We have had an amazing response to our series of stories from the 2-volume work, Basques in the United States, with principal research by Koldo San Sebastián, and with the assistance of Argitxu Camus-Etxekopar, Joxe Mallea-Olaetxe, Jone Laka, and José Luis Madarieta and more. We’d like to thank everyone who’s gotten in touch with us and remind anyone out there with a story to tell from their own family history to visit the special site we’ve set up (details below at the end of the post).
This week, just to show you that there are many, many more such stories to tell, we’re delighted to introduce a guest post, written by Koldo San Sebastián himself, featuring a someone who didn’t make it into the first edition of this monumental work, but will certainly feature in future editions. So many thanks to Koldo for sharing this with us, and let this be an inspiration to those of you out there with your own family stories to tell!
The St. Francis on Union Square in San Francisco is one of the most famous hotels in the world, because of both its history and its guests, and, of course, its cuisine. Its guests once included the likes of Charlie Chaplin, Douglas Fairbanks, Cecil B. DeMille, Sinclair Lewis, and Isadora Duncan, as well as US presidents who stayed there while visiting the city. The St. Francis gained a global reputation for its cuisine thanks to its legendary French chef, Victor Hirtzler, whose extravagant recipes were published in The Hotel St. Francis Cookbook (1919). The deserts and ice creams on the St. Francis menu were equally famous and included fruit salad in iced water as well as nectarine, peach, banana, pineapple, vanilla, and coffee ice cream, together with “fancy ice cream,” “orange souffle glace,” “biscuit glace,” and many more. And into this world of opulence and ice cream, in which he left an important mark, came a burly carpenter from Deba, Gipuzkoa, Gregorio Salegui, after a long odyssey full of contrasts.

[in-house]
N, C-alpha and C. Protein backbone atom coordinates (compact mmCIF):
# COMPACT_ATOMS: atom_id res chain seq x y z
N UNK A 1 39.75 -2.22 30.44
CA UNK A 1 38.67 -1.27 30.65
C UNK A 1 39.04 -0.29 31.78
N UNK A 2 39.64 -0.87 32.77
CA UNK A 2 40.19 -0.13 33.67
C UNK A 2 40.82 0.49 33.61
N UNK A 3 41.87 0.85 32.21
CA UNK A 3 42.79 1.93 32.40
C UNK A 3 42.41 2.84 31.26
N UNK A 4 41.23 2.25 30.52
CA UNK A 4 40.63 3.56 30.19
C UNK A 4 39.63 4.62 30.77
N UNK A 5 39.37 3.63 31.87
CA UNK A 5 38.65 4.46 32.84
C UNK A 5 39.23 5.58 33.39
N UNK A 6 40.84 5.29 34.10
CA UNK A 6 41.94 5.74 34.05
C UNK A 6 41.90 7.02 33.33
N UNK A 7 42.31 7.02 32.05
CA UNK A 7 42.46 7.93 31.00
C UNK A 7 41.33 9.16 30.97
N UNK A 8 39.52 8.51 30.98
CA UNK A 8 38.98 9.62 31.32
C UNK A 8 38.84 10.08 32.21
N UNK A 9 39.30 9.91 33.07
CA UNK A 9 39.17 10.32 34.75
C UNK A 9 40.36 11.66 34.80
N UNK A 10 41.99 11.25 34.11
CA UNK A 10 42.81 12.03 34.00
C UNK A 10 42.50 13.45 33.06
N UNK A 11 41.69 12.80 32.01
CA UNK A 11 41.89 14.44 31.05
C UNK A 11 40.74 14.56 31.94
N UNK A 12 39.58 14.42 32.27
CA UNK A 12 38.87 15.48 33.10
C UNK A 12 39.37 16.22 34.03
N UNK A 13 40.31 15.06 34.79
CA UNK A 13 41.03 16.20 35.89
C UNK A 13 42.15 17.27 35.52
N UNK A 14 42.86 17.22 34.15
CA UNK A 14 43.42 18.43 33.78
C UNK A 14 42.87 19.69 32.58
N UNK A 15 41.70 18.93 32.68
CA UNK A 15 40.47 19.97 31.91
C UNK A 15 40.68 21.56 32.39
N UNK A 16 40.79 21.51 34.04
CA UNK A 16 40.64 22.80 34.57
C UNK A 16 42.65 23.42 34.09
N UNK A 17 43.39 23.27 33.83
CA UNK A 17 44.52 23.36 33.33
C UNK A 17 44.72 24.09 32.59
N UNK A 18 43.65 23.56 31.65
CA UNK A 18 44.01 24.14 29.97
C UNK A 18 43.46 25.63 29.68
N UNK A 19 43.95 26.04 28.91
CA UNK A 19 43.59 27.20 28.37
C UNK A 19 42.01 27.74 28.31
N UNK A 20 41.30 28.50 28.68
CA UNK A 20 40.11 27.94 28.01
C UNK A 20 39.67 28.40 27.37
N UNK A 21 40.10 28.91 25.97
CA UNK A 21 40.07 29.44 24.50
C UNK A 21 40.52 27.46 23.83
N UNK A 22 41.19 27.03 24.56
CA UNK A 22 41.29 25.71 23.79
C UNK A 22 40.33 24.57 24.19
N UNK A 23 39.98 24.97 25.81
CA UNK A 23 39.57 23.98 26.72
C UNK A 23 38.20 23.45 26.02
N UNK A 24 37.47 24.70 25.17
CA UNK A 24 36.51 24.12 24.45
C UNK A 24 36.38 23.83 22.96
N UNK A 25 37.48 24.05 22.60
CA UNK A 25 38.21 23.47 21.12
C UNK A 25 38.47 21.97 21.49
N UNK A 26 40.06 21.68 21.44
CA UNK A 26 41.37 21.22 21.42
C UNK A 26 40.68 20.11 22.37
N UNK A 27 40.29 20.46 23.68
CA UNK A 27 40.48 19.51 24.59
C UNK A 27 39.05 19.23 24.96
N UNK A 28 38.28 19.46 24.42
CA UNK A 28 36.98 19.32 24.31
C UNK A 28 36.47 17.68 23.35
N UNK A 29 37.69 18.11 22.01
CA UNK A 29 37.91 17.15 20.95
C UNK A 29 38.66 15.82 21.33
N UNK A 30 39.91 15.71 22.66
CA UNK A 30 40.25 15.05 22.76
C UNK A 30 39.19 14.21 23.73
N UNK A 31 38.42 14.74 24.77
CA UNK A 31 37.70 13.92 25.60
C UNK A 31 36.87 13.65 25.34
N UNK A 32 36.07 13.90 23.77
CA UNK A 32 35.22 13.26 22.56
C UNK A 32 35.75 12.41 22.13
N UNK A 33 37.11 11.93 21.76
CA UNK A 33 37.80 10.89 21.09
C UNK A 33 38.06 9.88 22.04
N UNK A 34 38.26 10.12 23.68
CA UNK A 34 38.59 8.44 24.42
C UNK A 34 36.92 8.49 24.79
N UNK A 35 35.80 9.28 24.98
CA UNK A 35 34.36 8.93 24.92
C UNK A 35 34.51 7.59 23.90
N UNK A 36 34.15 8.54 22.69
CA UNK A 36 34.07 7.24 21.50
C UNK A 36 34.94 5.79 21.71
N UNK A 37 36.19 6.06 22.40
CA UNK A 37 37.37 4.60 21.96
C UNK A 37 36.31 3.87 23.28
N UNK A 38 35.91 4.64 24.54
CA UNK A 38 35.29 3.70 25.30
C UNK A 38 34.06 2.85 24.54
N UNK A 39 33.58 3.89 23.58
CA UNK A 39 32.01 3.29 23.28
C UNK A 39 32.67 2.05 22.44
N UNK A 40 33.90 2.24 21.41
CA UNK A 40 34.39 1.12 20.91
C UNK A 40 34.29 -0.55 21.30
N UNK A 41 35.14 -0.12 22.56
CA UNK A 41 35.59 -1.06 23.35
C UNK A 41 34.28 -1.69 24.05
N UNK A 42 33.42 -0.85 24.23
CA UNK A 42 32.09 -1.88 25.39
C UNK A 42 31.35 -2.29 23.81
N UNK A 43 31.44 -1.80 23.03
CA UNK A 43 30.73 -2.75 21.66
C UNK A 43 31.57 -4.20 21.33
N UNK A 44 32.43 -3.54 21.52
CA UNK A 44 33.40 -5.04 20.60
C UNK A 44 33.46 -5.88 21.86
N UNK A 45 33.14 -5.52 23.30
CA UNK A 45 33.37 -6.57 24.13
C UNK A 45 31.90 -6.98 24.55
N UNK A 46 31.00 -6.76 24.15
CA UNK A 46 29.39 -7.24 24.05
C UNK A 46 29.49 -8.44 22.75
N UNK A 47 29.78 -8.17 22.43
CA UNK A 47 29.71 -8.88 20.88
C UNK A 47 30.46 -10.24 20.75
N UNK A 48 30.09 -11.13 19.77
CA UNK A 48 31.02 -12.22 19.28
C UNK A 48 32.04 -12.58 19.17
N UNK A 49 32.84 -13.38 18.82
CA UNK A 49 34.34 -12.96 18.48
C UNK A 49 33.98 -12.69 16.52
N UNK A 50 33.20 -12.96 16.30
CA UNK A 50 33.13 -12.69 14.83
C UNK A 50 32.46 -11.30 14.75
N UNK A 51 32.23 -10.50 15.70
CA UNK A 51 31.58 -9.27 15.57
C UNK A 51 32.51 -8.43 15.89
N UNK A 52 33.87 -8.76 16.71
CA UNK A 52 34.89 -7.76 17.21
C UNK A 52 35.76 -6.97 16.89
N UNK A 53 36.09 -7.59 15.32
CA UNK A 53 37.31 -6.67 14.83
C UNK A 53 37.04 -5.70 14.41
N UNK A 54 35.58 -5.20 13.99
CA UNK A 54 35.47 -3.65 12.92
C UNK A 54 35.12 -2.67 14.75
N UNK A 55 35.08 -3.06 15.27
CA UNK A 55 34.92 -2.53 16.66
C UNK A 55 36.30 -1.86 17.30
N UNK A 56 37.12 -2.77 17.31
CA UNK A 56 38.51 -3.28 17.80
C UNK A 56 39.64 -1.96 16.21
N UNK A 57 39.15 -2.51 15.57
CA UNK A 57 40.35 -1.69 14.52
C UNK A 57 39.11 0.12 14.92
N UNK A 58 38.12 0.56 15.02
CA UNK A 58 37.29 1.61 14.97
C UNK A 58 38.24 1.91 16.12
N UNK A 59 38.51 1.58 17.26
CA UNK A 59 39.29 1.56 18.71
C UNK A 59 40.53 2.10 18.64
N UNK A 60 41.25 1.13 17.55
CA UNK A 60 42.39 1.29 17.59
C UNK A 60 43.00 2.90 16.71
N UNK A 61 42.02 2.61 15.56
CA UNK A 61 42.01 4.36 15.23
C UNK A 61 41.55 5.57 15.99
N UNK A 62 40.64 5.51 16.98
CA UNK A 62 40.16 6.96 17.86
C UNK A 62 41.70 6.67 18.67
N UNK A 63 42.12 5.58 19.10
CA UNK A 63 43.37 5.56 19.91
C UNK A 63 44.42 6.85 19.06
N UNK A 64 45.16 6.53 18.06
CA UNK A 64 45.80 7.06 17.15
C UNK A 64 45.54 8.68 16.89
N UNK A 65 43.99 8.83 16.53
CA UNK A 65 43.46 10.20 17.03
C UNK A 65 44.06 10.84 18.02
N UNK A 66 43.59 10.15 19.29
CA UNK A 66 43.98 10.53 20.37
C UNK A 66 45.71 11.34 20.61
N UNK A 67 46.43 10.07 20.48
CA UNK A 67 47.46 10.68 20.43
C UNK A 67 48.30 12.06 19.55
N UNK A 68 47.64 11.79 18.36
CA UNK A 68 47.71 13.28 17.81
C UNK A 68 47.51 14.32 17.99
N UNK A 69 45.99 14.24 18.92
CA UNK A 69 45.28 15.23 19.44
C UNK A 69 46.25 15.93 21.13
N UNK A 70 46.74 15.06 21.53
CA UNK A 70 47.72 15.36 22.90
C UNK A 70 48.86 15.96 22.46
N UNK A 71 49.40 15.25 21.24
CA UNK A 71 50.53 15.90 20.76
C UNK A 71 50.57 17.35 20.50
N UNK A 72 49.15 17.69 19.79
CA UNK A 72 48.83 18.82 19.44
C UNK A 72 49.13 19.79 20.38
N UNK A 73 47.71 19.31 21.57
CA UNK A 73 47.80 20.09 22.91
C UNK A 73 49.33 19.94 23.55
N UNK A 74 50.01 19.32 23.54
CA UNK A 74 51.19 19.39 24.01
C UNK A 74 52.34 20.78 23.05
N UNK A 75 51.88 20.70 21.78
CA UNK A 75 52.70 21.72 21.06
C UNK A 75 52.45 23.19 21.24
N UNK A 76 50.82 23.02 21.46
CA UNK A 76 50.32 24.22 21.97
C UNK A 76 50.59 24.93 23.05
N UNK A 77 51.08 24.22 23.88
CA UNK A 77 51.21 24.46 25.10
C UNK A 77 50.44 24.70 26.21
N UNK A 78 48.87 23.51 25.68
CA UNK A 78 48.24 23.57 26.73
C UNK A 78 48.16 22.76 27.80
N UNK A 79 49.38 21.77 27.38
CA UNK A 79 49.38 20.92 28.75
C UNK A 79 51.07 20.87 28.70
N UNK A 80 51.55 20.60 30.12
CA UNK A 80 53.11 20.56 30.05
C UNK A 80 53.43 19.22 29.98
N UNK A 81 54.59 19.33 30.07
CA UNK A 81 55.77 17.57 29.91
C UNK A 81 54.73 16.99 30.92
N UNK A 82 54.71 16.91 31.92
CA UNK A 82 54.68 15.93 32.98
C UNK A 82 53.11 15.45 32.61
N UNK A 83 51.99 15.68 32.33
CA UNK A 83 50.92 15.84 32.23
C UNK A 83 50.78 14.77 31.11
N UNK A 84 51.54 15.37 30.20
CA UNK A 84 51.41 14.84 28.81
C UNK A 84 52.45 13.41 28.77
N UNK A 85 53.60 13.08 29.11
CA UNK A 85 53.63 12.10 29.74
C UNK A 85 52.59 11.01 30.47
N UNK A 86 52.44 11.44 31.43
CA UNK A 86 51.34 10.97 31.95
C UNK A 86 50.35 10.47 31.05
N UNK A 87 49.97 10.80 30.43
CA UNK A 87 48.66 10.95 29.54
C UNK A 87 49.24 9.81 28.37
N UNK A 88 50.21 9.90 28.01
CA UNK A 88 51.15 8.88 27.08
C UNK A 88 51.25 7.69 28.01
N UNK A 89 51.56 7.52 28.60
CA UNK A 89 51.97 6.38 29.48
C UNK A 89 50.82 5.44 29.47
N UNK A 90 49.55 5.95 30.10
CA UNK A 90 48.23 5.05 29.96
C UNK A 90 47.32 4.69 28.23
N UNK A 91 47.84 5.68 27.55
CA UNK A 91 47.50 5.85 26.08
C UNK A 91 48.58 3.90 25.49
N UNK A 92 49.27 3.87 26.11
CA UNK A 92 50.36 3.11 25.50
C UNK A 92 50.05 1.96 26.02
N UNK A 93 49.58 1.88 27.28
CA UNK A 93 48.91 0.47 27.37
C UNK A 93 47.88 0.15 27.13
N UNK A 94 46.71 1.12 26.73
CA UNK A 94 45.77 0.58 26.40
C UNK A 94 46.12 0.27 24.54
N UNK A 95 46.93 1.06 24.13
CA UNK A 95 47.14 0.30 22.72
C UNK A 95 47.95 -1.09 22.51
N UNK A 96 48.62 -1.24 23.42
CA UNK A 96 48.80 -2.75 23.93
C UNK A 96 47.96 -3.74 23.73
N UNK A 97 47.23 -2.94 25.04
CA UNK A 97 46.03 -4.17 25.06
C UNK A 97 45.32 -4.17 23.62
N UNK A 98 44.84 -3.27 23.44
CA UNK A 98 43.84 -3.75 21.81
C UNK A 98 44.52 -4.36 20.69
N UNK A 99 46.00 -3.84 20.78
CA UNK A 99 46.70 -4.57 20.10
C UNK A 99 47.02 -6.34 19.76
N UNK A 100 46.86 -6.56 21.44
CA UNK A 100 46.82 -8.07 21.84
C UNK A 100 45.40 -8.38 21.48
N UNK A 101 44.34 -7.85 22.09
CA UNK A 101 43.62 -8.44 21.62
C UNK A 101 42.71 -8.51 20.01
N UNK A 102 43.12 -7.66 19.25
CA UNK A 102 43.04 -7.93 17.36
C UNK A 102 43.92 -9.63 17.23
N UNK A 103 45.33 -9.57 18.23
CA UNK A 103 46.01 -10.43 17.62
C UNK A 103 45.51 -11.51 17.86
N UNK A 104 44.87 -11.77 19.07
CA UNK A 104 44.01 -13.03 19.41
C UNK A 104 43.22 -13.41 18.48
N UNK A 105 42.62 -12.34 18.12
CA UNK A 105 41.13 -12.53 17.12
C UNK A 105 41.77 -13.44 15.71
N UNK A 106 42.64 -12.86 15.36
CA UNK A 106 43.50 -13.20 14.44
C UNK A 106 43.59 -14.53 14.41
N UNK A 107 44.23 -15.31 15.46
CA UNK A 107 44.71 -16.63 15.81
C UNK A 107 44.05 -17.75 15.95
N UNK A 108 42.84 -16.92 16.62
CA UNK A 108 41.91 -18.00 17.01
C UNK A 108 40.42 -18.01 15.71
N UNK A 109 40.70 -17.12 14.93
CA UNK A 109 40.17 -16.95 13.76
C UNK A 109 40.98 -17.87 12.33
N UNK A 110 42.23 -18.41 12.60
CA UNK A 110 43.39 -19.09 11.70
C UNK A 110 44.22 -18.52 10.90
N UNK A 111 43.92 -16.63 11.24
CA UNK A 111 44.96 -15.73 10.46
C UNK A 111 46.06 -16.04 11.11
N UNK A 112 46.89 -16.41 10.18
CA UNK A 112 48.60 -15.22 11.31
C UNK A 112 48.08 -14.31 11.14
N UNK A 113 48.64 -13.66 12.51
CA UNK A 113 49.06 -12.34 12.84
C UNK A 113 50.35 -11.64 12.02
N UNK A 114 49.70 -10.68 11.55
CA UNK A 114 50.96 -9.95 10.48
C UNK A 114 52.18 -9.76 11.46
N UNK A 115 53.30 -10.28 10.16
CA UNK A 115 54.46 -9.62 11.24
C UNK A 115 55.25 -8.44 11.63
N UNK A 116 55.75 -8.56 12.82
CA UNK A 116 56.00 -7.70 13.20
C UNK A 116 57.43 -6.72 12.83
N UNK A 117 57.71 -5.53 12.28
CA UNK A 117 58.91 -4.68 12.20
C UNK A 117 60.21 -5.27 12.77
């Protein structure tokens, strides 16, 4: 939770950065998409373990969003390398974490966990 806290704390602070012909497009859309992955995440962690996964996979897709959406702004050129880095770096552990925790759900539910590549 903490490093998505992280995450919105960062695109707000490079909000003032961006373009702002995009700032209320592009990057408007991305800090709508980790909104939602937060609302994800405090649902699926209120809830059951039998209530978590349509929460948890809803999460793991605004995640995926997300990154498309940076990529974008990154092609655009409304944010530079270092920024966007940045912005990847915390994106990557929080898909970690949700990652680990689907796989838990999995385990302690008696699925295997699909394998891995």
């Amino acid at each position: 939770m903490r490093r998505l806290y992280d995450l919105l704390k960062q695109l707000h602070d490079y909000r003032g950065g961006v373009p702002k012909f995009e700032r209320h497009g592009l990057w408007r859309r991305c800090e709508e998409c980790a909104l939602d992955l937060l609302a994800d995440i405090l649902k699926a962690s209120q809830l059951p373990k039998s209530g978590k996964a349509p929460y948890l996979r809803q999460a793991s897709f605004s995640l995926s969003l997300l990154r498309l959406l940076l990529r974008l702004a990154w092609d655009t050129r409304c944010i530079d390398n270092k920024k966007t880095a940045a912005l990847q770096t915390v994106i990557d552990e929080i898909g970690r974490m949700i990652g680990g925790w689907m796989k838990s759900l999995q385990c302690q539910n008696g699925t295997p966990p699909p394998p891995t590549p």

Gregorio was born in Itziar on February 14, 1889. He was the fifth of the six children of Francisco Salegui and Francisca Urain, both from Itziar. Another two sisters had died shortly after being born. As custom dictated, he was expected to help out at home and, while still a child, he was sent to nearby Mendaro to study carpentry. However, he didn’t take to the trade and, on the point of being called up for the Spanish military draft, he decided–like many other Basques–to “head for the Americas and make his fortune.”
As a matter of fact, Gregorio Salegui’s American adventure began in an ice-cream parlor in Manhattan, having arrived in New York in 1909. He had crossed the Atlantic with José Uruazabal and his family. Uruazabal was from Usurbil, Gipuzkoa, and owned a fruit shop on 7th Avenue. Gregorio moved in for a while into the Uruazabal home, lodging there with a number of cooks, waiters, and other hotel employees in the neighborhood. One of these was the landlord’s brother, Frank Uruazabal, who was an ice-cream maker, and Gregorio soon found employment as a waiter in the ice cream parlor where Frank worked.
In the meantime, his sister Concepción, who was married to a friend of his from Mendaro, Eufemio Lizarzaburu, had arrived in the US. Eufemio worked aboard a river steamer on the Columbia River in the Pacific Northwest, known for possessing the greatest flow of any North American river draining into the Pacific. And in 1911, Gregorio left his job in the ice-cream parlor to head west and settled in Portland, Oregon, with his family there. Through his brother-in-law he got a job aboard the Beaver, a ship owned by the Clatskanie Transportation Company. And thereafter he worked as a deckhand, kitchen assistant, and cook for five years, before trying his luck in California.
In 1917 he was working at the celebrated Symmes Café in Ocean Park, Santa Monica, CA, which, what’s more, also included a renowned ice-cream parlor. There at the Symmes he improved his ice-cream making skills, but this was interrupted when he was called up to serve the US during World War I.
In 1918 he joined the 2nd Light Infantry Regiment as a cook, although a few months later he was discharged on medical grounds. While in boot camp he began the naturalization procedure to become a US citizen.
In 1920, having married Berta Clark from Kansas, he was working as a cook in San Diego. He was later employed as a cook at the Clifford Hotel before getting a job in the kitchen at the St. Francis. In 1928, he married again, this time to French-born Marie Therése Mesplou with whom he had three children: Jean François, Eugene, and Genevieve. He died in San Francisco on March 31, 1957.
We intend for this work to be more than just an encyclopedic reference; we’d like it to be a true forum for sharing stories and anecdotes about the thousands of Basque women and men who forged new lives for themselves in the US.
If you’d like to share your own family stories with us, please click here at our dedicated Basques in the United States Project website.